Always look at the roots and the potting media before you water the orchid. If it hasn’t partly dried out since you last watered it, wait another day or two and check again.

Spider Mites

Spider mites are one of the biggest pests that can trouble a vanilla orchid. Using a combination of dish soap and water and spraying the plant or wiping affected areas with a cotton swab dipped in the mixture will help fend off infestations. 

Types of Vanilla Orchids

Vanilla aphylla ‘Leafless Vanilla’

One of the most unusual vanilla orchids available is Vanilla aphylla, or the leafless vanilla orchid. It hails from Southeast Asia, including parts of Singapore, Malaysia, the Philippines, Thailand, and more.

It has a scrambling habit, and in its natural habitat, it can grow up to one hundred feet long! This particular orchid is unusual as it doesn’t grow leaves, only vines and flowers. 

The flowers can reach between 7 and 12cm wide, flowering in late spring, summer and autumn, only adding to this plant’s dramatic beauty.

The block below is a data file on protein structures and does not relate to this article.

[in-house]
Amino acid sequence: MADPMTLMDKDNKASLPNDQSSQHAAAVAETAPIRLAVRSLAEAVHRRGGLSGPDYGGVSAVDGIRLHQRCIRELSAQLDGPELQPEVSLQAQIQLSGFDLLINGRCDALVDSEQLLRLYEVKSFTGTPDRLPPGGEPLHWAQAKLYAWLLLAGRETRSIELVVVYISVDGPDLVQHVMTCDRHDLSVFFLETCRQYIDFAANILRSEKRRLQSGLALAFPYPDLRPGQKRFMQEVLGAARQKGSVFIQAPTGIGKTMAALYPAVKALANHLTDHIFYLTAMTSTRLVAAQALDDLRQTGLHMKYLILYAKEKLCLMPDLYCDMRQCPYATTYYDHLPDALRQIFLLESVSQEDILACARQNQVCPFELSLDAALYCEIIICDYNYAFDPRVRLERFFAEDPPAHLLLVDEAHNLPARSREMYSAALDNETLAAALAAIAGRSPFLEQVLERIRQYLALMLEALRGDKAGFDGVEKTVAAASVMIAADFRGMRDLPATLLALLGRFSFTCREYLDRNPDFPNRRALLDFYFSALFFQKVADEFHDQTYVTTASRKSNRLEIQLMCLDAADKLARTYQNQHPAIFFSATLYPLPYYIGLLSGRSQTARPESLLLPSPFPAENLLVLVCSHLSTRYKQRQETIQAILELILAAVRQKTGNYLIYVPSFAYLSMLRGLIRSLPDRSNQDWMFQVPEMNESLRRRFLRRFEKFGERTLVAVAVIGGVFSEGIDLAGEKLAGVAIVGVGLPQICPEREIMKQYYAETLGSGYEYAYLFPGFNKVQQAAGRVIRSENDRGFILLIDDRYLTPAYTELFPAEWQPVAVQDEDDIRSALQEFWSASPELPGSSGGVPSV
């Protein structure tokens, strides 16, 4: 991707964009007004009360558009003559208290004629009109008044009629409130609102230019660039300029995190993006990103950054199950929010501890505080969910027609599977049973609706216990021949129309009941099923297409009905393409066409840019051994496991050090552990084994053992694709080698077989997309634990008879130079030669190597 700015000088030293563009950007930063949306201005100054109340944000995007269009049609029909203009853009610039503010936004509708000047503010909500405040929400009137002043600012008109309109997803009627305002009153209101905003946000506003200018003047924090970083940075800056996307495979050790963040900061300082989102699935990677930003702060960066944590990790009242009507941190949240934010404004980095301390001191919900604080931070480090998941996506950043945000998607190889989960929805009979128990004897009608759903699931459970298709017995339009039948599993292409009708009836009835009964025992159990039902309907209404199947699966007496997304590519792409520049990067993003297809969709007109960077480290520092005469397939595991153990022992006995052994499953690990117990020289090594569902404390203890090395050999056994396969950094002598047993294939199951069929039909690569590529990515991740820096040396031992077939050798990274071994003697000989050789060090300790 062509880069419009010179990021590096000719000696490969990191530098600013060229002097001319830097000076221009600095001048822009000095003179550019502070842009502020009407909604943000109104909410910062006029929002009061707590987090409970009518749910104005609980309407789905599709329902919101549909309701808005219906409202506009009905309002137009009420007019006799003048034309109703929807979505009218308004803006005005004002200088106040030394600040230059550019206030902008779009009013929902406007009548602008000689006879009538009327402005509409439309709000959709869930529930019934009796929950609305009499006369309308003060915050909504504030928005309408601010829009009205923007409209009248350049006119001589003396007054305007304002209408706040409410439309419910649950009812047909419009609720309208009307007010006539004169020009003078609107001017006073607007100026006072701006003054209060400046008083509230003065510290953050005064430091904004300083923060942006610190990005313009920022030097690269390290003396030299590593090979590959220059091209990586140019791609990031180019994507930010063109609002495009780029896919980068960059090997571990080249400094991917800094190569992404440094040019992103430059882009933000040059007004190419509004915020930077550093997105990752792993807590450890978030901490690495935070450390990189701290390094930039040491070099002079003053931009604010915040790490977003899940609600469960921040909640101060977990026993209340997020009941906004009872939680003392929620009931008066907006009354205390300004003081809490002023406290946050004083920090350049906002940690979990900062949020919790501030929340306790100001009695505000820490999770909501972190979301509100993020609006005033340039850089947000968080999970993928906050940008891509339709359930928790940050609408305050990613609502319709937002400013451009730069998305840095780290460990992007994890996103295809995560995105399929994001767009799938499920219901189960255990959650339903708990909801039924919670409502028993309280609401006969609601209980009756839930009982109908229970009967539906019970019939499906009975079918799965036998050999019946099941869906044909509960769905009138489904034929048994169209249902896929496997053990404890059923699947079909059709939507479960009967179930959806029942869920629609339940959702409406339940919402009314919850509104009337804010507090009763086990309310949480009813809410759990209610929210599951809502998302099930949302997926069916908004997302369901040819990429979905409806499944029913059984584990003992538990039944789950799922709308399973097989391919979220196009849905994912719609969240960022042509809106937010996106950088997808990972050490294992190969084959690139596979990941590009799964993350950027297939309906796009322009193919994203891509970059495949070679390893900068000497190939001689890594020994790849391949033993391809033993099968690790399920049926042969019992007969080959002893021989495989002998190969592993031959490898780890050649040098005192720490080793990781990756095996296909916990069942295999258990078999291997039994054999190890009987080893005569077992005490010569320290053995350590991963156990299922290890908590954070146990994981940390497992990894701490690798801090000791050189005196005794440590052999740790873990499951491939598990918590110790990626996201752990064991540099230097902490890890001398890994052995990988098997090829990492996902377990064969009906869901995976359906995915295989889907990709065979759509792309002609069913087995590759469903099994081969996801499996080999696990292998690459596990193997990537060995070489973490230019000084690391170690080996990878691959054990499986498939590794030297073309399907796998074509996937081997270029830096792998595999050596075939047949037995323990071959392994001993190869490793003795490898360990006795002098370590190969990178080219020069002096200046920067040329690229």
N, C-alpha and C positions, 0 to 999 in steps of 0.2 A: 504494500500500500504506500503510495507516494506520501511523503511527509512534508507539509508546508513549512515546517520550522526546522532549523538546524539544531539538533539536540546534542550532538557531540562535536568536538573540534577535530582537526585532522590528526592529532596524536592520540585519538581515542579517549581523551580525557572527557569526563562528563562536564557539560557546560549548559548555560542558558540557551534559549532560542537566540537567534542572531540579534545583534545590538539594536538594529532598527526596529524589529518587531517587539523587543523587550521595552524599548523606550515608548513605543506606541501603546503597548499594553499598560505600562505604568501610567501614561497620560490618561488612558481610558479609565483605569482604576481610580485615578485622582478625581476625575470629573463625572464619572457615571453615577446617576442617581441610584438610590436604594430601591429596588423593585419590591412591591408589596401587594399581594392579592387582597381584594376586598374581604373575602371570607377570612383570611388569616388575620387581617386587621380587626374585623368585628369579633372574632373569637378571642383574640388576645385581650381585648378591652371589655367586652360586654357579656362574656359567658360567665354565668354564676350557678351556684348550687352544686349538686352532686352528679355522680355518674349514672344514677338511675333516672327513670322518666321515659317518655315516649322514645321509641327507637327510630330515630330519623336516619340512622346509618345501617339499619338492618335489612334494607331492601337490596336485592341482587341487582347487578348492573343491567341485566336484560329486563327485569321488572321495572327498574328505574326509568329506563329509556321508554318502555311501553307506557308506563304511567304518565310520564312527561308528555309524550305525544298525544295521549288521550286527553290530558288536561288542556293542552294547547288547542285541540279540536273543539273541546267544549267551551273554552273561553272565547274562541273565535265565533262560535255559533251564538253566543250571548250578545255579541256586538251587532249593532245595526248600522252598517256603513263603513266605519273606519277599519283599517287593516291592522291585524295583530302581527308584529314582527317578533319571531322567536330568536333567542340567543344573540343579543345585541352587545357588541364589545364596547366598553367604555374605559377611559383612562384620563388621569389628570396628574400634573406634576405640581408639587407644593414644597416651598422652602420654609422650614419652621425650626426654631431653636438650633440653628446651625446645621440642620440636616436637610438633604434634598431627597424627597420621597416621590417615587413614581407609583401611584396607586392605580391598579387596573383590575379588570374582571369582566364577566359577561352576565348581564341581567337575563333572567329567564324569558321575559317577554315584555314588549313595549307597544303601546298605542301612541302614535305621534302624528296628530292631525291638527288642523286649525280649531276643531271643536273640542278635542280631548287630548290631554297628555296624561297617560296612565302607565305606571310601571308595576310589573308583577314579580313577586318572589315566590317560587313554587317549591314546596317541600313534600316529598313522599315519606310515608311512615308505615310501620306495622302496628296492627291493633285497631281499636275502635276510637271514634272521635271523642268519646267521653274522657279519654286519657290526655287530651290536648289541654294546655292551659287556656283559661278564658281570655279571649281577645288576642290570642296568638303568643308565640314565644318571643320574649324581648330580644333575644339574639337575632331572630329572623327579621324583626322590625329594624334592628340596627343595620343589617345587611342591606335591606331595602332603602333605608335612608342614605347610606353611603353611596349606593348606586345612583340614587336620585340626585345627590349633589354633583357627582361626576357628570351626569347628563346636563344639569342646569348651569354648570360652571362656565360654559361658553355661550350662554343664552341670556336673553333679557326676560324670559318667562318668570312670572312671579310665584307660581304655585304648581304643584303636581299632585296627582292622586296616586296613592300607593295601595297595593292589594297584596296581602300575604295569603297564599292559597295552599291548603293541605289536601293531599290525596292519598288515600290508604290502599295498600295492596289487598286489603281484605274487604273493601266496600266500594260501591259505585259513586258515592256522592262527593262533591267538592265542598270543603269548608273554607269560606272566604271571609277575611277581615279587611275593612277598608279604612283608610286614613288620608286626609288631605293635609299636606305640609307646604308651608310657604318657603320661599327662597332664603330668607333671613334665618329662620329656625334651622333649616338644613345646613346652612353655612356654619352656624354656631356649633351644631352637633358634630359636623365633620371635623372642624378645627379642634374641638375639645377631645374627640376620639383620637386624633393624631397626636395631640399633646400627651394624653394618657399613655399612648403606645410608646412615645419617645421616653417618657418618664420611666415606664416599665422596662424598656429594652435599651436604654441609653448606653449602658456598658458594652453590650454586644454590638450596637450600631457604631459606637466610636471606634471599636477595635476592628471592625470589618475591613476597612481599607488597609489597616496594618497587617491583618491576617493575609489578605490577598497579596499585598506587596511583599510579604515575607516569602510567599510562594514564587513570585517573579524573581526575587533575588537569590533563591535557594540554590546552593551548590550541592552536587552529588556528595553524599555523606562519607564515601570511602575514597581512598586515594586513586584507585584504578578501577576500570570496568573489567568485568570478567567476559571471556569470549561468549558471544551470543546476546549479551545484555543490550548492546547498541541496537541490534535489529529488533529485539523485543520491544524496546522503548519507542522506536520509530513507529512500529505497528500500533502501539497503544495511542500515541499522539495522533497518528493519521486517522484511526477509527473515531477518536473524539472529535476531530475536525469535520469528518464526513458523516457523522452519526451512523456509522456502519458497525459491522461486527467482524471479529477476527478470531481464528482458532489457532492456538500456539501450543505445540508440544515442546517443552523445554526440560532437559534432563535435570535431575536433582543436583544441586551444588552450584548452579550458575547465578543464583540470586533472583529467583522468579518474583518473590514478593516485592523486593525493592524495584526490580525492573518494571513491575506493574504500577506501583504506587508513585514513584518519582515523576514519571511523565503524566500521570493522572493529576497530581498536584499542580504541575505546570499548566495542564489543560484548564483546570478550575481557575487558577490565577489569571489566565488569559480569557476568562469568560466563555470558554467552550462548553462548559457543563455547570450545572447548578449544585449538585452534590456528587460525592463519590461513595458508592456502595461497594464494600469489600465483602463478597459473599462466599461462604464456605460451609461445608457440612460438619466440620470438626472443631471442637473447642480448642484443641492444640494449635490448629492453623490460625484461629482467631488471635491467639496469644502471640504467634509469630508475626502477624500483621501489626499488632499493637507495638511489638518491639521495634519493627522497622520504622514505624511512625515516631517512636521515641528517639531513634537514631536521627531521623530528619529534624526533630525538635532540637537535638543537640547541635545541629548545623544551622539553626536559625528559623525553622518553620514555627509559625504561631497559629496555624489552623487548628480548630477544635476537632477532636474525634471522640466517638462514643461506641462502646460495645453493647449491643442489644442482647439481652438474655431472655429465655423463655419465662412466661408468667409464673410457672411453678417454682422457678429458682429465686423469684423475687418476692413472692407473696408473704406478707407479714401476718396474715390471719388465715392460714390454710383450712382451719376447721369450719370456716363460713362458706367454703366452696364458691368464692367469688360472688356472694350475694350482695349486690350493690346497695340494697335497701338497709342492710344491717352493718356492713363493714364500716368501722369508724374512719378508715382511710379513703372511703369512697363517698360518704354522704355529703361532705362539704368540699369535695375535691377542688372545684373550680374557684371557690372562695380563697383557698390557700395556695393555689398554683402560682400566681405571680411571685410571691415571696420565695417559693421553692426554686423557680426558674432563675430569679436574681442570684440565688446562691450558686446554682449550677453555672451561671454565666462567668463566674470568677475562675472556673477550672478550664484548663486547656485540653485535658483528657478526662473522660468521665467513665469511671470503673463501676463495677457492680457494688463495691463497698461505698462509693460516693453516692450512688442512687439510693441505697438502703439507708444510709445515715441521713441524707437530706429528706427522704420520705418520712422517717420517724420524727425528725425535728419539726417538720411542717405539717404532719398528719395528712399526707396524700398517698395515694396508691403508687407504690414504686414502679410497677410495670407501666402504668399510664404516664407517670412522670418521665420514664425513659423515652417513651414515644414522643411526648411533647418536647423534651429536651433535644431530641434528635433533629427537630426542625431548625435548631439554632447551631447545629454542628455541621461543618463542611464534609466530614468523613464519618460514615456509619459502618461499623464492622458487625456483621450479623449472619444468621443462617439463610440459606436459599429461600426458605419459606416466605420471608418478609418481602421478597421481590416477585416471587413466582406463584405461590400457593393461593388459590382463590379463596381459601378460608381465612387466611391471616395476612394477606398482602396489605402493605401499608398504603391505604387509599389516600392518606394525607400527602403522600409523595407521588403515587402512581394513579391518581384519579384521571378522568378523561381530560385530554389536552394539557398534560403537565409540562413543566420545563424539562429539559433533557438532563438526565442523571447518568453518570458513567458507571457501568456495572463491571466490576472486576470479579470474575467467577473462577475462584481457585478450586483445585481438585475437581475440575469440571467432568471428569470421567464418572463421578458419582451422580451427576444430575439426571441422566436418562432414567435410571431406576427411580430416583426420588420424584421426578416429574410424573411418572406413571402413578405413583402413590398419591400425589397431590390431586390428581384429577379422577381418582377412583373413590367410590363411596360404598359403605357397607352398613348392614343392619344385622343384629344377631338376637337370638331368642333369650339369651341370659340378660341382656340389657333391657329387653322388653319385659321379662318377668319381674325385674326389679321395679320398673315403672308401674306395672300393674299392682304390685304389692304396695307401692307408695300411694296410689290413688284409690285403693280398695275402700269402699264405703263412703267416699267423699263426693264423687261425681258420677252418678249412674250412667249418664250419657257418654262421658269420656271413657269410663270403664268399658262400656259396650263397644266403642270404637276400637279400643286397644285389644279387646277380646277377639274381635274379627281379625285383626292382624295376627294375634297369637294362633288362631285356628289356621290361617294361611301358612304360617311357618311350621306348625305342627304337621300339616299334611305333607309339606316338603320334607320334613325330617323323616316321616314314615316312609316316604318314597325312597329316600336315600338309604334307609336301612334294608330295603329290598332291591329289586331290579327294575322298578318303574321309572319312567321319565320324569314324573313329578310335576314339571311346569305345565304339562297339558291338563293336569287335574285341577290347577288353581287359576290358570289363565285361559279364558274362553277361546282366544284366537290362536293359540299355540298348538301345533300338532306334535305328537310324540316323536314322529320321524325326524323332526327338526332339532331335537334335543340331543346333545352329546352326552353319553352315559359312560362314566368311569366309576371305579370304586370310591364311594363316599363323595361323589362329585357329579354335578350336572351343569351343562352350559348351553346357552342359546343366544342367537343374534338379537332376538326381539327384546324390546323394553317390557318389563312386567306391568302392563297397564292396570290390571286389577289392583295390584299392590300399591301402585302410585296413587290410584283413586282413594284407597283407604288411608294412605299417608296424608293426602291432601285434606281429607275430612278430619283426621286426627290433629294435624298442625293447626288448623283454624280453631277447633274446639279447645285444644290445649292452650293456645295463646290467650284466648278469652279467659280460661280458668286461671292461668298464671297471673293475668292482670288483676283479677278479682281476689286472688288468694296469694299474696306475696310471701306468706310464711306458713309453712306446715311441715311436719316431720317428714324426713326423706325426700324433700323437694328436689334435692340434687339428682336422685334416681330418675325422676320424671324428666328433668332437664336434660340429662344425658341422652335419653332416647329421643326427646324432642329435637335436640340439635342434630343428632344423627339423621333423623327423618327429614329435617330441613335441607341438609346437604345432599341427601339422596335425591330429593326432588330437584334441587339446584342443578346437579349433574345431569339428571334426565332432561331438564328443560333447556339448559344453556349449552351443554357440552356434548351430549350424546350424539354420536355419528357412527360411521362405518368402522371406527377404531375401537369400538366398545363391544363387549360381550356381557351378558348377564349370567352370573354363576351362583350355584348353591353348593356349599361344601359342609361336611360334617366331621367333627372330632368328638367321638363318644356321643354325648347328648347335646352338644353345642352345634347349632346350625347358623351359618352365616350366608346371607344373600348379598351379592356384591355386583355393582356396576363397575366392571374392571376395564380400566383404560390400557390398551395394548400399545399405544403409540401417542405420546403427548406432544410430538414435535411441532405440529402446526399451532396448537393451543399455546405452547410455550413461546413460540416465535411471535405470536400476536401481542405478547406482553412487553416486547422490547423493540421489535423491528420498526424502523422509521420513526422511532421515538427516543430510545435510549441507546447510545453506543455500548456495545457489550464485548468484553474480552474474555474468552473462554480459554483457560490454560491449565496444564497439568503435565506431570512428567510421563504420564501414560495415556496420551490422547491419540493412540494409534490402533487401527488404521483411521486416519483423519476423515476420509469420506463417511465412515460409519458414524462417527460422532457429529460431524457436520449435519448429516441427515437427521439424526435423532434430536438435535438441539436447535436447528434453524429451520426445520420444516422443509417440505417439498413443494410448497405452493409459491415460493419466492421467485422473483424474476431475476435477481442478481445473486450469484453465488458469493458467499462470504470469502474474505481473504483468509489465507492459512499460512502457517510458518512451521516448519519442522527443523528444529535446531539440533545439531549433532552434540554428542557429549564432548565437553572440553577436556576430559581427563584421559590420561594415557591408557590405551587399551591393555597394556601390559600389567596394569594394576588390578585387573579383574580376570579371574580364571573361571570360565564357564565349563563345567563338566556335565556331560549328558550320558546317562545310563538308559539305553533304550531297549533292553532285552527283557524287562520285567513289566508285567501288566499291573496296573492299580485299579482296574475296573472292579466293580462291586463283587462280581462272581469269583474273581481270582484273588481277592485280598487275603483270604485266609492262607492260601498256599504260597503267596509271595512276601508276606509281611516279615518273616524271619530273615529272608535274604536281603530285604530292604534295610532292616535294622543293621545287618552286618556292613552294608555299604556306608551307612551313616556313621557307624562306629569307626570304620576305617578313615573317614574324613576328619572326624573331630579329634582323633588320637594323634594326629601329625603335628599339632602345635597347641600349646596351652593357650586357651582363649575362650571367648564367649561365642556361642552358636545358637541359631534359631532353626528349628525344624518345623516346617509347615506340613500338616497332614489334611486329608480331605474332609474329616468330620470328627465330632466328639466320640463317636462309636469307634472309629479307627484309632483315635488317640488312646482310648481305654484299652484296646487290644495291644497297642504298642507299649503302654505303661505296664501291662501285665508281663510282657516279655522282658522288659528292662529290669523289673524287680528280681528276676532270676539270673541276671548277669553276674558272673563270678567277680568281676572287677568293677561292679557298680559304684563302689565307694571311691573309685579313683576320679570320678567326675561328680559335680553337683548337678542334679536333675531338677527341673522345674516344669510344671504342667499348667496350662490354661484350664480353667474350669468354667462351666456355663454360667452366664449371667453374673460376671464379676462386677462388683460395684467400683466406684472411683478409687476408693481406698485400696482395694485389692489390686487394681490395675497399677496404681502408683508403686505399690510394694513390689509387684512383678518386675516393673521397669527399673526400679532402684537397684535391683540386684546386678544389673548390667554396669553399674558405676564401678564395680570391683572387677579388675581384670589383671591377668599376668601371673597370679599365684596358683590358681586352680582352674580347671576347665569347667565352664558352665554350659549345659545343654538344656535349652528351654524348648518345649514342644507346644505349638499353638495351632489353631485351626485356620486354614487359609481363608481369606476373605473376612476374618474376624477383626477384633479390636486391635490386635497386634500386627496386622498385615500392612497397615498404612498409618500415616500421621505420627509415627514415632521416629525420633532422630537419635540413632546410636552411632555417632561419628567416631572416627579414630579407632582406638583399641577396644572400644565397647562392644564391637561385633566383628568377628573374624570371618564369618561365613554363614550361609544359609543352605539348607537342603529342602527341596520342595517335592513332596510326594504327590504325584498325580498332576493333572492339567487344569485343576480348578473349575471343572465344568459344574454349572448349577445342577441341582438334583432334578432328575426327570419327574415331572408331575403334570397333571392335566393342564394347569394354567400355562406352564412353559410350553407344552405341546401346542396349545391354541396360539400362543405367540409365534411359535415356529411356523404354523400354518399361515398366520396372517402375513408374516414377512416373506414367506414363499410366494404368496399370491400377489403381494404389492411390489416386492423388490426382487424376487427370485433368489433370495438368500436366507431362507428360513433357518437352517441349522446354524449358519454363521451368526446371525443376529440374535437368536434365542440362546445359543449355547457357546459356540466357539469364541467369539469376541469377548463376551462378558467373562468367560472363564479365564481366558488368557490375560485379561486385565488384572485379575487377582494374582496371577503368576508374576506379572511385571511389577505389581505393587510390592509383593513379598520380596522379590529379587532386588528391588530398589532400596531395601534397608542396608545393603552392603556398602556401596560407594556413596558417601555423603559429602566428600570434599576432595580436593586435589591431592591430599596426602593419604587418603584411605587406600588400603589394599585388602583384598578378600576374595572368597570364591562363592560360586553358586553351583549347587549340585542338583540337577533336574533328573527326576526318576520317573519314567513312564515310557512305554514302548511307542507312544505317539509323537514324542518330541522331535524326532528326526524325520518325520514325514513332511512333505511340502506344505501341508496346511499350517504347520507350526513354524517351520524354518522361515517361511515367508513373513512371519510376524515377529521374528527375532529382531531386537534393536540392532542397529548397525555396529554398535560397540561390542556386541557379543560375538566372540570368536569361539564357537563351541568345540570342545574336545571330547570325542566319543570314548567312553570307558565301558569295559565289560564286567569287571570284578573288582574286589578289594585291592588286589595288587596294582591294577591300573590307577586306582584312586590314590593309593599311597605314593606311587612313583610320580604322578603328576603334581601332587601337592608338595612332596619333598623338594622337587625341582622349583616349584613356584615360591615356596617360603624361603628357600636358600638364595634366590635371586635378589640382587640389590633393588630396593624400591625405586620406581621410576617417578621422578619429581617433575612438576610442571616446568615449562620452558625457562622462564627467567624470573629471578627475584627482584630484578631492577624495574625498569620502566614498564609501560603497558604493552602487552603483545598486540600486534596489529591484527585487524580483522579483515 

It’s a vanilla orchid that’s fairly easy to grow if you give it the right amount of light and humidity. 

One thing which this plant absolutely hates is the potting or even the mounting medium breaking down and decomposing, so aim to refresh the soil every year or so, and if you’re using a wooden trellis, replace it if it shows signs of rotting in high humidity.

Vanilla chamissonis ‘Chamisso’s Vanilla’

Found naturally in parts of South America, this particular orchid flowers in the last few weeks of spring, through until early summer. It produces thick, light green leaves.

This particular type of orchid is named after Adelbert von Chamisso, who was a German botanist and poet.

Vanilla mexicana ‘Mexican Vanilla’

Hailing from Central America, Mexico, the West Indies, and northern parts of South America, the Mexican vanilla orchid is a vining type, each vine capable of growing up to a foot long.

Vanilla pompona ‘West Indian Vanilla’

Another type of vanilla orchid which is grown commercially for its vanilla pods, the West Indian vanilla orchid, comes from tropical parts of South America and Mexico. 

It features long, glossy leaves in a rich green, and the stems can reach over 5 meters long.

Vanilla tahitensis ‘Tahitian Vanilla’

Vanilla tahitensis, or the Tahitian vanilla orchid, is an interesting one. It’s a hybrid, the result of crossing Vanilla planifolia and Vanilla odorata. 

It’s also capable of producing vanilla pods, which are shorter and wider than those produced on Vanilla planifolia